A Unified Theory of Party Competition: A Cross-National Analysis Integrating Spatial and Behavioral Factors

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Cambridge University Press, Mar 21, 2005 - Political Science
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This book integrates spatial and behavioral perspectives - in a word, those of the Rochester and Michigan schools - into a unified theory of voter choice and party strategy. The theory encompasses both policy and non-policy factors, effects of turnout, voter discounting of party promises, expectations of coalition governments, and party motivations based on policy as well as office. Optimal (Nash equilibrium) strategies are determined for alternative models for presidential elections in the US and France, and for parliamentary elections in Britain and Norway. These polities cover a wide range of electoral rules, number of major parties, and governmental structures. The analyses suggest that the more competitive parties generally take policy positions that come close to maximizing their electoral support, and that these vote-maximizing positions correlate strongly with the mean policy positions of their supporters.
 

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Contents

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Page i - His published articles have appeared in the American Political Science Review, the American Journal of Political Science, and the Journal of Politics.
Page xvii - The data utilized in this study were made available by the Inter-university Consortium for Political and Social Research.
Page i - He has been a Fellow of the Center for Advanced Study in the Behavioral Sciences, a Fellow of the Guggenheim Foundation...
Page i - Courts (2002), and has published in journals such as the American Political Science Review, the American Journal of Political Science, and the Journal of Politics.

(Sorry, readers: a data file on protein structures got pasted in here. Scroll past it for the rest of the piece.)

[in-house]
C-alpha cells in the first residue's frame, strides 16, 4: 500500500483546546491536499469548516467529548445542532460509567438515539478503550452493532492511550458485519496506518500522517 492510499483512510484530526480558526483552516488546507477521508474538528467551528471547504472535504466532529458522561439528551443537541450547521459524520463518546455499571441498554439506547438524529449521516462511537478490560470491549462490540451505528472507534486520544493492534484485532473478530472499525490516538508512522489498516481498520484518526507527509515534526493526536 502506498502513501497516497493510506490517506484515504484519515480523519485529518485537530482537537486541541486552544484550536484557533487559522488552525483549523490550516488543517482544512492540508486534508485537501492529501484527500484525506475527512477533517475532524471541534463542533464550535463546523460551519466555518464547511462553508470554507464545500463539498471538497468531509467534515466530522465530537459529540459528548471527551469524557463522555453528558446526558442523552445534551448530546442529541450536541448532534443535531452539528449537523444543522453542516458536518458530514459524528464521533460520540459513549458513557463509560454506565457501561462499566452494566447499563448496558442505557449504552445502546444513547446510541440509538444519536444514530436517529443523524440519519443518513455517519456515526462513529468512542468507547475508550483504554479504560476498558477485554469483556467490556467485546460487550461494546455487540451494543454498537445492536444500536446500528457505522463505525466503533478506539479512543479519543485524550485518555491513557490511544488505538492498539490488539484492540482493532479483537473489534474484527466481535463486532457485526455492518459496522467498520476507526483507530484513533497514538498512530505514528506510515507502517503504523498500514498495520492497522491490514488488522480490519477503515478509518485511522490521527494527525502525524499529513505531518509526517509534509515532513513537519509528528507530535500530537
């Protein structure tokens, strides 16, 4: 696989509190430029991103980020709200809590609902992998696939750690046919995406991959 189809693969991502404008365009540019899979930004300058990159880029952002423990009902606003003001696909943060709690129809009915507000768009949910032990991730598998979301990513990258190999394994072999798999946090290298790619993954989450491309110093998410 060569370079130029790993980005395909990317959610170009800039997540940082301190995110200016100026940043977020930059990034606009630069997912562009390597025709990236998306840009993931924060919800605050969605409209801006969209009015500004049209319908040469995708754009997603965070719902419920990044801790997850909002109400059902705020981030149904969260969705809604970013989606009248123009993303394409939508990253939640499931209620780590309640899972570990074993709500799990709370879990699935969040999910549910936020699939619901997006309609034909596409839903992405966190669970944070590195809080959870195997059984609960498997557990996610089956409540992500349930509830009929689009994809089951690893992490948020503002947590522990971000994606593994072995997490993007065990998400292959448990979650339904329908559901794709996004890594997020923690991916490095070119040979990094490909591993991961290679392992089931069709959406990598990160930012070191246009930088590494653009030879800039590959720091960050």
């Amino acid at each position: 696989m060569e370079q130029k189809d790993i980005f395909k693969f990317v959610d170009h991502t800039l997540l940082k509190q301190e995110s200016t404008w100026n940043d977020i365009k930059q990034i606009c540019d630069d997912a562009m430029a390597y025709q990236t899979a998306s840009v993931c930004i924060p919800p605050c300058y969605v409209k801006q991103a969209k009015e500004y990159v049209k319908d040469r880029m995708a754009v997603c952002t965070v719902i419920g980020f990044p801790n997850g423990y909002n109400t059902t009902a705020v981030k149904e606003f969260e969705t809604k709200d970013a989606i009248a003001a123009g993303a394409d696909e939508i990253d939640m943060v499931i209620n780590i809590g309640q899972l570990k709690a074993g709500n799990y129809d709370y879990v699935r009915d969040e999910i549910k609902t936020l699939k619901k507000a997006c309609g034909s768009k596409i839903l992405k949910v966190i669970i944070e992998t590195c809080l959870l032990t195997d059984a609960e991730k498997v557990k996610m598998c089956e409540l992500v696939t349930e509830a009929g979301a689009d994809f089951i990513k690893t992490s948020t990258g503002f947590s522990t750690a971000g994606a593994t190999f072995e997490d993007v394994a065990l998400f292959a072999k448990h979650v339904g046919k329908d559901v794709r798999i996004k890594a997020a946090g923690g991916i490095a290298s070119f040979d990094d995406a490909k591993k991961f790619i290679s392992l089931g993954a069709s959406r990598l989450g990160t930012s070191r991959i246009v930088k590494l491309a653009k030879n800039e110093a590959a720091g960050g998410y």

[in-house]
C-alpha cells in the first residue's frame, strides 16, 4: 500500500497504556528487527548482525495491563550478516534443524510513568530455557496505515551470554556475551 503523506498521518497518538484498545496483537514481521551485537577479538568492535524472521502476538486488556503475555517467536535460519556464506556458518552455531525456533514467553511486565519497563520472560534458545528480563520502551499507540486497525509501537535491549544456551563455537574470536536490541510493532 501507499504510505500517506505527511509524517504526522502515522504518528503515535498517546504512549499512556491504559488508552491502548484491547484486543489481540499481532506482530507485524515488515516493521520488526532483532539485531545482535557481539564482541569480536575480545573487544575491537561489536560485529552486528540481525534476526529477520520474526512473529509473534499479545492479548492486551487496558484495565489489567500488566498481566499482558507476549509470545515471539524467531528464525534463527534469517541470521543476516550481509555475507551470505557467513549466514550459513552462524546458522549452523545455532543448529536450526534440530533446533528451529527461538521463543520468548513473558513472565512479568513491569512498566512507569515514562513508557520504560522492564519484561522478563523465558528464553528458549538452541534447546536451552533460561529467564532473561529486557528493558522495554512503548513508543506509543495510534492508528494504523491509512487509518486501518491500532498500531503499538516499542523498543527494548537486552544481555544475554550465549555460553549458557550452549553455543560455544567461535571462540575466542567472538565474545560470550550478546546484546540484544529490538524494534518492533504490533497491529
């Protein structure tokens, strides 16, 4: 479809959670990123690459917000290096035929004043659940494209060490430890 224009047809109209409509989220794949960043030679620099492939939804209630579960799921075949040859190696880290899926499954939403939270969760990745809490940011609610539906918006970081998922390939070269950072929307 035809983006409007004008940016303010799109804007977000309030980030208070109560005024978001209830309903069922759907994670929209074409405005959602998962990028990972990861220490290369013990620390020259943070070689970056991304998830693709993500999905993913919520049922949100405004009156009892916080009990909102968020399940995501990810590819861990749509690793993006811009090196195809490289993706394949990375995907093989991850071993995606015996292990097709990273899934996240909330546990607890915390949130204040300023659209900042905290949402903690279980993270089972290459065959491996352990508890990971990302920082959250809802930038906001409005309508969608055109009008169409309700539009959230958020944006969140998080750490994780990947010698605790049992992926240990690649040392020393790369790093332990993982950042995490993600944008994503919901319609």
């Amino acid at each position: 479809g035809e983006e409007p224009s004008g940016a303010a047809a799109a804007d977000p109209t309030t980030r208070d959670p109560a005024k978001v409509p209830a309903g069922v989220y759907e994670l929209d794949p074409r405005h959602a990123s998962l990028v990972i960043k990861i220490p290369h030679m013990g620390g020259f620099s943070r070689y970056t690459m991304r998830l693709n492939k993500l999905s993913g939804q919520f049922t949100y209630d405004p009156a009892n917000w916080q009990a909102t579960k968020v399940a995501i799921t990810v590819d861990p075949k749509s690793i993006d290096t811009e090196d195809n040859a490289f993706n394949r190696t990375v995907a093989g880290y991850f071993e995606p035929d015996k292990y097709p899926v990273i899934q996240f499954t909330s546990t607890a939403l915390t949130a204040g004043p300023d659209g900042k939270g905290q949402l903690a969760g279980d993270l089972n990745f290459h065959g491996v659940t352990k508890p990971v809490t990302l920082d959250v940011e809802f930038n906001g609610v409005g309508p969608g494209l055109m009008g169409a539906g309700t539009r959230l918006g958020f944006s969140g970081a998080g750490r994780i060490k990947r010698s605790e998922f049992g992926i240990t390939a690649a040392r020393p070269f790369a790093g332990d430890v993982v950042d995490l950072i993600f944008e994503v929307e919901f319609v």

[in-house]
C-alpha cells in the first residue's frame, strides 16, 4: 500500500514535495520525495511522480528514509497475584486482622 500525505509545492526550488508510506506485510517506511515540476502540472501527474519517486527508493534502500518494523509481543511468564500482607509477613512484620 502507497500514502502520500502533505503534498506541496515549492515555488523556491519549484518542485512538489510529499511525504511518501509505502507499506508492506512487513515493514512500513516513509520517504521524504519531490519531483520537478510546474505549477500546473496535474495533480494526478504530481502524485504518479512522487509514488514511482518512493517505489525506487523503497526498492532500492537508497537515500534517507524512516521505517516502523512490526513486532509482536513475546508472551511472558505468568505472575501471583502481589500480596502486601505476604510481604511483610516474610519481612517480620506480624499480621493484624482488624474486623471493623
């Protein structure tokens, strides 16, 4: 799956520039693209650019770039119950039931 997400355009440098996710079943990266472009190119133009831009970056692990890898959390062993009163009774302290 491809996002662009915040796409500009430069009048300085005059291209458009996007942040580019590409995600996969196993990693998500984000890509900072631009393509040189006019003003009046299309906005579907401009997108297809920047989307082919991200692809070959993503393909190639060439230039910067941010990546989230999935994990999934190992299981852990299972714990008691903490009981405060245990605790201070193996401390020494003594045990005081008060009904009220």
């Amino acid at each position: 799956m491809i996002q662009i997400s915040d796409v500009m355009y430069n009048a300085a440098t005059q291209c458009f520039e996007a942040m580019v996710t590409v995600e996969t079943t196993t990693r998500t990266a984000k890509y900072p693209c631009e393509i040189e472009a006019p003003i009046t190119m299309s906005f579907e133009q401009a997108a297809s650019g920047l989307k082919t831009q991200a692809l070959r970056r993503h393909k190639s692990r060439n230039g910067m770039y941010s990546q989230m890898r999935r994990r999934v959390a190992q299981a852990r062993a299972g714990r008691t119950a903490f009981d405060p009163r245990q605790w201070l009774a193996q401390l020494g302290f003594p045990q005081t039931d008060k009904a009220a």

Page 294 - Economics, Issues, and the Perot Candidacy: Voter Choice in the 1992 Presidential Election.
Page 299 - A contextual effect in political perception and self-placement on an ideology scale: comparative analyses of Sweden and the US Scandinavian Political Studies, 10, 39-60.
Page i - University since 1992, and was previously at the University of Michigan, the University of Washington, and the University of Utah.

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About the author (2005)

James Adams is Associate Professor of Political Science at the University of California, Santa Barbara. His primary research interest is the application of spatial modeling to real world elections, and the insights this approach can provide into theories of political representation. He is the author of Party Competition and Responsible Party Government: A Theory of Spatial Competition Based upon Insights from Behavioral Voting Research (2001), as well as articles in the American Journal of Political Science, the Journal of Politics, the British Journal of Political Science, and Public Choice.

Samuel Merrill, III, is a Professor of Mathematics and Computer Science at Wilkes University, Pennsylvania. He received a PhD from Yale University, Connecticut. His current research involves mathematical and statistical modeling, particularly in political science. He is the author (with Bernard Grofman) of A Unified Theory of Voting (Cambridge, 1999) and Making Multicandidate Elections More Democratic (1988) and has published in a number of journals including the American Political Science Review, the American Journal of Political Science, and the Journal of the American Statistical Association. He has been a visiting professor at Yale University and a visiting scholar at the University of Washington.

Bernard Grofman is Professor of Political Science (and adjunct Professor of Economics) at the University of California, Irvine. He received his PhD in Political Science from the University of Chicago in 1972. He is an expert on comparative election systems and models of voting, and social choice theory. He has published over 200 articles in journals such as the American Political Science Review, the American Journal of Political Science, Electoral Studies, and Public Choice, and he has authored or co-edited seventeen books. He has been a Fellow of the Center for Advanced Study in the Behavioral Sciences at Stanford, a visiting professor at the University of Michigan, the University of Washington, and the University of Mannheim, and a scholar-in-residence at the University of Bologna, Kansai University, Osaka, the German Science Center, Berlin, Pompeu Fabra University, Barcelona and the Brookings Institution, Washington DC. He is past president of the Public Choice Society and a Fellow of the American Academy of Arts and Sciences.

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